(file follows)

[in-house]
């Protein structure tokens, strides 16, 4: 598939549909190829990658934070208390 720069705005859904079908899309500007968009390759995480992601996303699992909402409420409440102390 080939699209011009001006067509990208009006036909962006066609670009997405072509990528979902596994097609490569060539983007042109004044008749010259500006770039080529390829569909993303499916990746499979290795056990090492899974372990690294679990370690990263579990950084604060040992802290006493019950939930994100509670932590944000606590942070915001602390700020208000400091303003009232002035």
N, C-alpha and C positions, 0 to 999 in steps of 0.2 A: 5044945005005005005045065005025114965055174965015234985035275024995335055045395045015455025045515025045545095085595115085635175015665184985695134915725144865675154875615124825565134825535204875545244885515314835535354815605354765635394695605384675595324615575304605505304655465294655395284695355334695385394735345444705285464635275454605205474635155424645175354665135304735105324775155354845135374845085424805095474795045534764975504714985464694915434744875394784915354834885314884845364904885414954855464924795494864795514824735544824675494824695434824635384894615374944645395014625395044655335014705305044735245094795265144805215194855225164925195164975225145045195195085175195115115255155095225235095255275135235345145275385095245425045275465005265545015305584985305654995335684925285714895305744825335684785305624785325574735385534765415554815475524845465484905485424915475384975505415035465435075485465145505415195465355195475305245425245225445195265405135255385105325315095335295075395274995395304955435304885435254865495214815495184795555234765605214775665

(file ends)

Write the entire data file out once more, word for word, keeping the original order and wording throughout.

[in-house]
């Protein structure tokens, strides 16, 4: 598939549909190829990658934070208390 720069705005859904079908899309500007968009390759995480992601996303699992909402409420409440102390 080939699209011009001006067509990208009006036909962006066609670009997405072509990528979902596994097609490569060539983007042109004044008749010259500006770039080529390829569909993303499916990746499979290795056990090492899974372990690294679990370690990263579990950084604060040992802290006493019950939930994100509670932590944000606590942070915001602390700020208000400091303003009232002035």
N, C-alpha and C positions, 0 to 999 in steps of 0.2 A: 5044945005005005005045065005025114965055174965015234985035275024995335055045395045015455025045515025045545095085595115085635175015665184985695134915725144865675154875615124825565134825535204875545244885515314835535354815605354765635394695605384675595324615575304605505304655465294655395284695355334695385394735345444705285464635275454605205474635155424645175354665135304735105324775155354845135374845085424805095474795045534764975504714985464694915434744875394784915354834885314884845364904885414954855464924795494864795514824735544824675494824695434824635384894615374944645395014625395044655335014705305044735245094795265144805215194855225164925195164975225145045195195085175195115115255155095225235095255275135235345145275385095245425045275465005265545015305584985305654995335684925285714895305744825335684785305624785325574735385534765415554815475524845465484905485424915475384975505415035465435075485465145505415195465355195475305245425245225445195265405135255385105325315095335295075395274995395304955435304885435254865495214815495184795555234765605214775665